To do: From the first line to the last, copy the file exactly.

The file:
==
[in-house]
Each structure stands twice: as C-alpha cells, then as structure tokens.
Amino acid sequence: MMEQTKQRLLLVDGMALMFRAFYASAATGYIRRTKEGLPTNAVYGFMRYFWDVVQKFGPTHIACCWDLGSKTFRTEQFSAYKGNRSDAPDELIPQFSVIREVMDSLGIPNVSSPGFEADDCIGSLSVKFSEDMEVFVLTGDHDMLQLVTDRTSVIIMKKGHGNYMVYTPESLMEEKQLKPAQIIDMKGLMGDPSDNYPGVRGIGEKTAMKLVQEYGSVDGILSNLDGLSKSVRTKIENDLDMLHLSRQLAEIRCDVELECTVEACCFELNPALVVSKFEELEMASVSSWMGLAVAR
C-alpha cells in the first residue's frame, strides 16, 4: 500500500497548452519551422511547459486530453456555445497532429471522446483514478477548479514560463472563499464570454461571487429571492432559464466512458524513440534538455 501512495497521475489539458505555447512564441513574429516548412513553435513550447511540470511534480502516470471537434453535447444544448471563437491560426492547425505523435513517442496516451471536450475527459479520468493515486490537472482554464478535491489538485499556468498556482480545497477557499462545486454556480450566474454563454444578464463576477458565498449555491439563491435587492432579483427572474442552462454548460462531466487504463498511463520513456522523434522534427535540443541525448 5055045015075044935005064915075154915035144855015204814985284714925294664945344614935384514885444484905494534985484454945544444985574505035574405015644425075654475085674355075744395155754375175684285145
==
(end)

[in-house]
Each structure stands twice: as C-alpha cells, then as structure tokens.
Amino acid sequence: MMEQTKQRLLLVDGMALMFRAFYASAATGYIRRTKEGLPTNAVYGFMRYFWDVVQKFGPTHIACCWDLGSKTFRTEQFSAYKGNRSDAPDELIPQFSVIREVMDSLGIPNVSSPGFEADDCIGSLSVKFSEDMEVFVLTGDHDMLQLVTDRTSVIIMKKGHGNYMVYTPESLMEEKQLKPAQIIDMKGLMGDPSDNYPGVRGIGEKTAMKLVQEYGSVDGILSNLDGLSKSVRTKIENDLDMLHLSRQLAEIRCDVELECTVEACCFELNPALVVSKFEELEMASVSSWMGLAVAR
C-alpha cells in the first residue's frame, strides 16, 4: 500500500497548452519551422511547459486530453456555445497532429471522446483514478477548479514560463472563499464570454461571487429571492432559464466512458524513440534538455 501512495497521475489539458505555447512564441513574429516548412513553435513550447511540470511534480502516470471537434453535447444544448471563437491560426492547425505523435513517442496516451471536450475527459479520468493515486490537472482554464478535491489538485499556468498556482480545497477557499462545486454556480450566474454563454444578464463576477458565498449555491439563491435587492432579483427572474442552462454548460462531466487504463498511463520513456522523434522534427535540443541525448 5055045015075044935005064915075154915035144855015204814985284714925294664945344614935384514885444484905494534985484454945544444985574505035574405015644425075654475085674355075744395155754375175684285145